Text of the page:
But I had to include this activity because, although I’ve done a couple of other glacier treks in the past, this is one of the most impressive for several reasons. One, you get to spend a solid three hours on the ice with your guide. Two, you’re walking through some cavernous ice caves here, which open up like vast mint-blue mouths. You have to be fairly sure-footed, as you’re navigating your way around crevasses and climbing up scree-flecked slopes.
You roam in single file across the glacier, following your guide, who hacks out new routes every day (such is the nature of walking on an ever-changing surface). You’ll see moulins (shafts that swirl water down into the interior of the glacier) and nunataks (truncated stumps of rock) sticking up in places from the glacier’s surface.
Standing on the glacier, you can look back and see the lateral and terminal moraines, and (rather soberingly) see just how far this body of ice has retreated.
Horse riding with gauchos in Torres del Paine National Park, Patagonia
Horse riding, Torres del Paine National Park
You might think of gauchos as being quintessentially Argentinean, but Chilean Patagonia has its own hardy stock of weather-beaten cowboys-cum-expert horsemen. At Explora Patagonia in Torres del Paine National Park, you can go riding with them among the pampas grass and wind-whipped steppe, admiring views of the mountainscapes and wading across rivers (yes, even if you’re a beginner). It’s a great way to immerse yourself in the Patagonian wilderness.
Note the gaucho’s signature style: they tend to hold the reins in one hand only, and usually carry a knife and wear a beret. You travel across the land one behind another like a line of ducklings. All kinds of treks are available, and even the most novice riders could find themselves crossing clifftops and vineyards as well as vast plains. The weather will dictate your plans to some extent, but guides and gauchos are adept at changing tack at the last minute.
As you ride, keep an eye out for guanacos bounding out of the way, as well as the tell-tale signs of puma activity (usually, a fresh guanaco corpse or two).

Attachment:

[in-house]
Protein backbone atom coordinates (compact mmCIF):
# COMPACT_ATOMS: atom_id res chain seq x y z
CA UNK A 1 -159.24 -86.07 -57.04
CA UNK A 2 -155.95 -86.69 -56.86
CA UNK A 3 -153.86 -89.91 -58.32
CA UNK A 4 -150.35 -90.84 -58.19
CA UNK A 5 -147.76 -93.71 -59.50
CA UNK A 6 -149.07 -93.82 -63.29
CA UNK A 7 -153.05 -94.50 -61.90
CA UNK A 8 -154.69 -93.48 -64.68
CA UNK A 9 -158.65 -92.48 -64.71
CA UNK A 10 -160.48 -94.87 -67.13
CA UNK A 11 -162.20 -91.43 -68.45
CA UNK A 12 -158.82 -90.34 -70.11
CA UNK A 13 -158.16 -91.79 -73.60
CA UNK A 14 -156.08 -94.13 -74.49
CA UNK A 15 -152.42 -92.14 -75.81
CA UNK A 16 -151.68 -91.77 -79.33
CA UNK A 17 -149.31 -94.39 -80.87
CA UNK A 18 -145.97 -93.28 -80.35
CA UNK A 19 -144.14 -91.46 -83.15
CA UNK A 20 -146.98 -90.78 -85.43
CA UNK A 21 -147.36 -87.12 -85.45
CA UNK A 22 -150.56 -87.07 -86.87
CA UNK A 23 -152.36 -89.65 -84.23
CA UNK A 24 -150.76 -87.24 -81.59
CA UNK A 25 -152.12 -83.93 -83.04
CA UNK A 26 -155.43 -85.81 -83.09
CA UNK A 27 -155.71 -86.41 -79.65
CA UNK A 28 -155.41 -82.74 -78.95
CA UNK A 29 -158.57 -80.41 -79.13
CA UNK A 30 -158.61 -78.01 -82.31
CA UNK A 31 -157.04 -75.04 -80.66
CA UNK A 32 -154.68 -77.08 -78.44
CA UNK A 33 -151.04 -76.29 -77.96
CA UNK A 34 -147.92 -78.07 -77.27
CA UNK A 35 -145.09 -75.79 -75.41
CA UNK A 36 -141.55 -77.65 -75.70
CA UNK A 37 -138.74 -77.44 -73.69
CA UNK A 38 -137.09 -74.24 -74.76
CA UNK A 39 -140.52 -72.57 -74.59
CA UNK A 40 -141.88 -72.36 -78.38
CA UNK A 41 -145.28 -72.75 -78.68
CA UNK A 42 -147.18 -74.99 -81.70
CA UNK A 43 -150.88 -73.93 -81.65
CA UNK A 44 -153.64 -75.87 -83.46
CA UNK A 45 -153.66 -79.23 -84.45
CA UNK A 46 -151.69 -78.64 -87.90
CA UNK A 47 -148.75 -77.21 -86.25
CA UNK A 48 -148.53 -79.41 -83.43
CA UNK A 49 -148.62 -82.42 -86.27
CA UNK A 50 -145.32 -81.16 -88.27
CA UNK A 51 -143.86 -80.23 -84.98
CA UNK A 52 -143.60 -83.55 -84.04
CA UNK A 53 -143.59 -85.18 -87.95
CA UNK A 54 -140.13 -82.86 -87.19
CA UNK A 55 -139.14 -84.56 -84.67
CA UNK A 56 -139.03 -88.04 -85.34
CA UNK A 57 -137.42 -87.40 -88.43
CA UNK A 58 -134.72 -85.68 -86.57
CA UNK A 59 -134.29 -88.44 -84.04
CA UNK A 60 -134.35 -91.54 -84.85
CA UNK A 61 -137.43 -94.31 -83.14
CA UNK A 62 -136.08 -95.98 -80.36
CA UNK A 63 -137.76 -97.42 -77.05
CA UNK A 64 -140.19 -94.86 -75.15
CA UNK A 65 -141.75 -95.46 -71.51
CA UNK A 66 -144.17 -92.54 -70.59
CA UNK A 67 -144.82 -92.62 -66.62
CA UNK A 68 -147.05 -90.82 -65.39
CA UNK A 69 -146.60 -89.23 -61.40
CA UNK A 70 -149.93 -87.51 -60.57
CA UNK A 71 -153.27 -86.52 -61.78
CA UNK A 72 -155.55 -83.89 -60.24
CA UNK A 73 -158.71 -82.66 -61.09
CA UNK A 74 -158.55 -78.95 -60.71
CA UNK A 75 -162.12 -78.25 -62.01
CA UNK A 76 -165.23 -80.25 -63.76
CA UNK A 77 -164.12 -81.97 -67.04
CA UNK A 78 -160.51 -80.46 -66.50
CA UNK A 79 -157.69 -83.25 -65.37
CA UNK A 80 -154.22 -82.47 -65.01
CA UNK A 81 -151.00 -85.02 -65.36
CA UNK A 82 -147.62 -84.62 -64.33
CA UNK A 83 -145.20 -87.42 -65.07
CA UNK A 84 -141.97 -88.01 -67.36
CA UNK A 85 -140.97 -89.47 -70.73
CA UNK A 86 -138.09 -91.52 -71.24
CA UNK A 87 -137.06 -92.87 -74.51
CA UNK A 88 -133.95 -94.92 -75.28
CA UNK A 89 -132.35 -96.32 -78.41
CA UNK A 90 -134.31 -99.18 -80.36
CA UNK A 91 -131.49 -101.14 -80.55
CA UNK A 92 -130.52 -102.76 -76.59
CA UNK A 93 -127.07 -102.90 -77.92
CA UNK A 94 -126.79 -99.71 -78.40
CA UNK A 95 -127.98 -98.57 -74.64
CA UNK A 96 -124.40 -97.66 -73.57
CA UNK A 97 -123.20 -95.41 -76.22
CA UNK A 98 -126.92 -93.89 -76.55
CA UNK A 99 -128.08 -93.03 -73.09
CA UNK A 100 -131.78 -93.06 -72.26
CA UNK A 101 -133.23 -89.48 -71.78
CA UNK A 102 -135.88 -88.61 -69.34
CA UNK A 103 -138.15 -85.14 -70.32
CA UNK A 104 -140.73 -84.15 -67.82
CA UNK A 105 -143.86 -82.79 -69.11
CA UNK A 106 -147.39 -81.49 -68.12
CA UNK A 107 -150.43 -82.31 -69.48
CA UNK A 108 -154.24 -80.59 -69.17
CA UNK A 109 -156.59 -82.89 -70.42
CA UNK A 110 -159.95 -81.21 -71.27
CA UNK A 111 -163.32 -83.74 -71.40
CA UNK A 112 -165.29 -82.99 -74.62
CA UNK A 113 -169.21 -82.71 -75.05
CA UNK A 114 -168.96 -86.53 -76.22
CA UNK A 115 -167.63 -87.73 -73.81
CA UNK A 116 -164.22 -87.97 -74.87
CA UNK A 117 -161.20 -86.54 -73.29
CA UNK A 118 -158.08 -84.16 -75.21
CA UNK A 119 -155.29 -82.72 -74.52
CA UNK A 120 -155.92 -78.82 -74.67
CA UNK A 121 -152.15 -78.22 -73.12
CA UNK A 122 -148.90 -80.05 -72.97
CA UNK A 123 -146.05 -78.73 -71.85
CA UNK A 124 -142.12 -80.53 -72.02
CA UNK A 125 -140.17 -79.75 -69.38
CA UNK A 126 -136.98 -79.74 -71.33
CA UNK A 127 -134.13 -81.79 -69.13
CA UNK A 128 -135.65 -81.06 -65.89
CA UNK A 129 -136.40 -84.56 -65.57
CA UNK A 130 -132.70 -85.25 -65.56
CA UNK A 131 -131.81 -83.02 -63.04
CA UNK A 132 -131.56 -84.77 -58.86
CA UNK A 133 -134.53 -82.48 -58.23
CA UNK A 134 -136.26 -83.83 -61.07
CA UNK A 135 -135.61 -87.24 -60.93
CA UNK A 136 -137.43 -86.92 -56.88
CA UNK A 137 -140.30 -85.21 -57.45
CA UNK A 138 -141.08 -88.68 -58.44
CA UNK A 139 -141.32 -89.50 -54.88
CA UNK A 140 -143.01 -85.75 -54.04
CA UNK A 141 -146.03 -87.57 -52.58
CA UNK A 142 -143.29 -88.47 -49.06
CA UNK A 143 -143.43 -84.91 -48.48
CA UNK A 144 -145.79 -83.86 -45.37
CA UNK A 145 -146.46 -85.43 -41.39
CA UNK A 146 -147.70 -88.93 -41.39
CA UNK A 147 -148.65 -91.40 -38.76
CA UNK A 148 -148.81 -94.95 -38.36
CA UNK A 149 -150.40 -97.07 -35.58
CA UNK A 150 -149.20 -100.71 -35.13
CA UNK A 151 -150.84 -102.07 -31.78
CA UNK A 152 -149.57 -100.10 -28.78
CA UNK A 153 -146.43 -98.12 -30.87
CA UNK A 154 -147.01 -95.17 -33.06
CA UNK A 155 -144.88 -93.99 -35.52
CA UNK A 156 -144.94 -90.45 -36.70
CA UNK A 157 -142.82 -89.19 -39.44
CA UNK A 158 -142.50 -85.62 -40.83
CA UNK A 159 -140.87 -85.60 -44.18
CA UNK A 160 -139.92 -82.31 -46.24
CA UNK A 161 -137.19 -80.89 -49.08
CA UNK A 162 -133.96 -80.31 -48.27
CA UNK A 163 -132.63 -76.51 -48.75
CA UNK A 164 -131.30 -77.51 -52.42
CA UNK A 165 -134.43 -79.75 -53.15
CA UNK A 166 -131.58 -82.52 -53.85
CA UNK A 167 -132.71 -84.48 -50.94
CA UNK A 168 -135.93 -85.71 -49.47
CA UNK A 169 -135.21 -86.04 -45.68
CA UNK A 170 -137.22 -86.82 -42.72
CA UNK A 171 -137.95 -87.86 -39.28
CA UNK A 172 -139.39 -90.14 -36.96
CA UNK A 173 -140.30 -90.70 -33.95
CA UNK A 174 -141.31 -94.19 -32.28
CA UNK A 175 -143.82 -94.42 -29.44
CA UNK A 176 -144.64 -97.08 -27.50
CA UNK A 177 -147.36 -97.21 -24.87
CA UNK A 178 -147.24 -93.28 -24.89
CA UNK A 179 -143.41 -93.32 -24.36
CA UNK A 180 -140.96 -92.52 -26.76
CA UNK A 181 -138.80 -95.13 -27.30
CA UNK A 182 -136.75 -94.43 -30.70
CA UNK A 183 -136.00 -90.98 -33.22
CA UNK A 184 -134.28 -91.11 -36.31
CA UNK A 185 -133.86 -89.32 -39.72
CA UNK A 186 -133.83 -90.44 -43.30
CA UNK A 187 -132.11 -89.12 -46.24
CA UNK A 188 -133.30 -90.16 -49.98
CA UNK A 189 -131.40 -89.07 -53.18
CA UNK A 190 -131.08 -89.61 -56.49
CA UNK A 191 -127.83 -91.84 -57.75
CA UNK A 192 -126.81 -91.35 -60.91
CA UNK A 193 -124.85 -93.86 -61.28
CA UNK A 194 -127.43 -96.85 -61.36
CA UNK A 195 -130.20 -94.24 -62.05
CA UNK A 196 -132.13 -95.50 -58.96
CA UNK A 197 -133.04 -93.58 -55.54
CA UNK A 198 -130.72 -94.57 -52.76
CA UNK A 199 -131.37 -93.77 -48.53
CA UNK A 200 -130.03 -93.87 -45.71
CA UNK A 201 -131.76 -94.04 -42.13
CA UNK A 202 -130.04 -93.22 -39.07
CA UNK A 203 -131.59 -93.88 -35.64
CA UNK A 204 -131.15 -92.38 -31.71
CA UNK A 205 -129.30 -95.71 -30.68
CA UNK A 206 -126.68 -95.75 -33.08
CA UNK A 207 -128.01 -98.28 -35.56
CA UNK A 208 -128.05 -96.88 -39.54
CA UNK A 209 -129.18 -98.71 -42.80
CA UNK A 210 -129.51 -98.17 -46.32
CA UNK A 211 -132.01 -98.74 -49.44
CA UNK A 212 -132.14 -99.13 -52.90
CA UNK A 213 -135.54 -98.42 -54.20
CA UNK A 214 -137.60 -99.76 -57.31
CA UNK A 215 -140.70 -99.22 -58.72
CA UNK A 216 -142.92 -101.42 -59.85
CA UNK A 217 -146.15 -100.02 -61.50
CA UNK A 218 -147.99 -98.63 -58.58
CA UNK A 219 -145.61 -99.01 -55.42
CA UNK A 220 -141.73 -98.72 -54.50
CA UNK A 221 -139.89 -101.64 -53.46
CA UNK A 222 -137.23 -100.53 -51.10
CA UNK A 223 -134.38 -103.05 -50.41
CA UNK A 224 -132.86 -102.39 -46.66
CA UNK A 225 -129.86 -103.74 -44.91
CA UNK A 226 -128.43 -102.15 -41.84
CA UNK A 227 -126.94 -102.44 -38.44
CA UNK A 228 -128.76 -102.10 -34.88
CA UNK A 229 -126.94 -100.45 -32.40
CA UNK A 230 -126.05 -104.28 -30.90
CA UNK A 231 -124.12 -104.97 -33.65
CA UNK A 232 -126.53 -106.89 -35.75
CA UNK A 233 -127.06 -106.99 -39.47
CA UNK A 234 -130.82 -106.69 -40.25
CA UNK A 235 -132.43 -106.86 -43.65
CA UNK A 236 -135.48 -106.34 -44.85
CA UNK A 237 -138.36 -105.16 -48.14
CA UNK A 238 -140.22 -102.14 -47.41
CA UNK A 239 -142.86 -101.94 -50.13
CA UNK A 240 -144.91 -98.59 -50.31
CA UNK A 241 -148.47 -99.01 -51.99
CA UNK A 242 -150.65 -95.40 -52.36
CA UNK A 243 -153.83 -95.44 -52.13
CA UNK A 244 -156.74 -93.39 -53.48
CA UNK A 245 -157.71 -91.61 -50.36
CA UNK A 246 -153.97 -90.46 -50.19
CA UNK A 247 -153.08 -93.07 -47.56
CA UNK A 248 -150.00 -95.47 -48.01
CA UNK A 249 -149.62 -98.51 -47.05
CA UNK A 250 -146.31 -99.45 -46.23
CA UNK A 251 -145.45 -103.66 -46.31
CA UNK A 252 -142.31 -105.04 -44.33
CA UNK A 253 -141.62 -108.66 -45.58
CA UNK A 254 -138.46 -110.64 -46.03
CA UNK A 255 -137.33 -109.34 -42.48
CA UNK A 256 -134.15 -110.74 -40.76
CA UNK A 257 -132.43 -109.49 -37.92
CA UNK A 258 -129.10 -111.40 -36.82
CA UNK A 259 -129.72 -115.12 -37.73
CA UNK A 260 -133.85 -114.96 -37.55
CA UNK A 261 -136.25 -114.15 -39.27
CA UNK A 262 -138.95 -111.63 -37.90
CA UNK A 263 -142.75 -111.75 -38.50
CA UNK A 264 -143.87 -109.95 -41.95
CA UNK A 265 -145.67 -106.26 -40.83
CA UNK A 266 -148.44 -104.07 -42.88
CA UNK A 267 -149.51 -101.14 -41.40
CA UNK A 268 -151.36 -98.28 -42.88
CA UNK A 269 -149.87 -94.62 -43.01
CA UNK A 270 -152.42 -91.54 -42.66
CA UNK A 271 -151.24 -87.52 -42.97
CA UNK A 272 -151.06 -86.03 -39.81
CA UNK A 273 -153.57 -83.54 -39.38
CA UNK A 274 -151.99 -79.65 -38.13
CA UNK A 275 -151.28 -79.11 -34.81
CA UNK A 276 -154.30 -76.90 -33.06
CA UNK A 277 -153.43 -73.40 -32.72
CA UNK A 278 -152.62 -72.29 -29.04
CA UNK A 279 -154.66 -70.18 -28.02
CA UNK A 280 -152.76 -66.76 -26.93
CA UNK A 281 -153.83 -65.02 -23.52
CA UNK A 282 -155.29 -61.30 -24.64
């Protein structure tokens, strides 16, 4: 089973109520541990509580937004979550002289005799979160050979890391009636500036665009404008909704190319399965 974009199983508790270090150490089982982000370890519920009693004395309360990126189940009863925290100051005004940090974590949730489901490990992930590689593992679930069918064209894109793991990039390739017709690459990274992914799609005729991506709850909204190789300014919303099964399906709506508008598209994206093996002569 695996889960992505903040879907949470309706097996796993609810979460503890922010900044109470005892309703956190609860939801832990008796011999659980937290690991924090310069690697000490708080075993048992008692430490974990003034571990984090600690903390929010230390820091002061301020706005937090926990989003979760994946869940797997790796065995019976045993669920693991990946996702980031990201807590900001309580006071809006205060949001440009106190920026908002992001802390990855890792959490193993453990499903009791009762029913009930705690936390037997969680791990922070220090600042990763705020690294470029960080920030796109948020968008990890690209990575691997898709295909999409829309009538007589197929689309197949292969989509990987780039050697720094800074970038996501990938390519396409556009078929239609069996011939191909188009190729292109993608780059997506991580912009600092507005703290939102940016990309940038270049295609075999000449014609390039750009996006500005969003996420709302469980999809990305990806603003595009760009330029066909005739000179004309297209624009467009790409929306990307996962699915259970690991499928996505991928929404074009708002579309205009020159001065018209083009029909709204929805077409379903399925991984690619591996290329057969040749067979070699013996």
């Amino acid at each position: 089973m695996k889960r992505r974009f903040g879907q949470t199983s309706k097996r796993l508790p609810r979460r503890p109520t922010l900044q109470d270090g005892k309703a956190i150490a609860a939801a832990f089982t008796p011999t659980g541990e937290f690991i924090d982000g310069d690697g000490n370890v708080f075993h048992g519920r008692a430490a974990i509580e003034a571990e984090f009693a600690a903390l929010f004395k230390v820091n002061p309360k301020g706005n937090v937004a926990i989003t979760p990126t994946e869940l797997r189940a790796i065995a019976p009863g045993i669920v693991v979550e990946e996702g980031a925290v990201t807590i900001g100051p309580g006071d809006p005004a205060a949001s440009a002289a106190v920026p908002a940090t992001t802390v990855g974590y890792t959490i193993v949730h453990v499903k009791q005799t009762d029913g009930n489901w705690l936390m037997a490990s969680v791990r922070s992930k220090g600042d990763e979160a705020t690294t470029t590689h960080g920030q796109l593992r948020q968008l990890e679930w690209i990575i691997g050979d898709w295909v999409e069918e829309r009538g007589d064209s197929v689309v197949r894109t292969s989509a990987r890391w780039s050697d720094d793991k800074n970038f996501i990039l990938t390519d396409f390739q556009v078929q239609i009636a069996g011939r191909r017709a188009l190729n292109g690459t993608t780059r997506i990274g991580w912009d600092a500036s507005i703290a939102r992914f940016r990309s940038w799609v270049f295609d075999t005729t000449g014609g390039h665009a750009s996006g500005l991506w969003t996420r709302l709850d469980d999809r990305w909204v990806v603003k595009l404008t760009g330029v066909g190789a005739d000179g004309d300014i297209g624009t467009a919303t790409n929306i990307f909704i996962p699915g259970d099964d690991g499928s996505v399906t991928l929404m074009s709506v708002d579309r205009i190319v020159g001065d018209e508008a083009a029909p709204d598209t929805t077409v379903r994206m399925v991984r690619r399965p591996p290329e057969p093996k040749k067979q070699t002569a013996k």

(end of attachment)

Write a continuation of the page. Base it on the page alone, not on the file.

Most treks end with sitting around drinking maté, a kind of herbal tea that’s the traditional drink of the gauchos. There’s some fun etiquette around it: you sip through a straw, sometimes from a shared pot, and you only say, ‘thank you’ when you’ve had your fill.
Mountain biking in the Atacama Desert
Mountain biking in the Atacama
The Atacama is an unforgiving place: it’s a scorched-looking terrain of plains, salt flats, lunar-like rock formations and volcanoes once worshipped as gods. And yet it has a barren, parched beauty ― one that’s all more apparent if you immerse yourself in its landscapes. It can be too hot to go for long day hikes here, but it’s ideal for a three-to-four-hour burst on a mountain bike.
One of the best (and most doable) routes is the ride to the Quebrada del Diablo (Devil’s Throat) lookout. It’s a flat route that follows the San Pedro River canyon, and the path is full of twists, turns and cave openings as you slice through steep-sided, sinuous gorges. The rocks change from a sulphurous yellow to dun and deep terracotta depending on whether they’re in sun or shadow.
The route doesn’t require any particular mountain biking tricks or expertise, although there are some river crossings. A guide accompanies your small group, and cycles at the pace of the slowest person, so no one is ever left behind.
You’re rewarded, at the end of the ride, with a view over the entirety of the labyrinthine Quebrada del Diablo gorge, so you can look back at the course you’ve just ridden.
You can read more about exploring the numerous corners of the Atacama in our Chile highlights guide.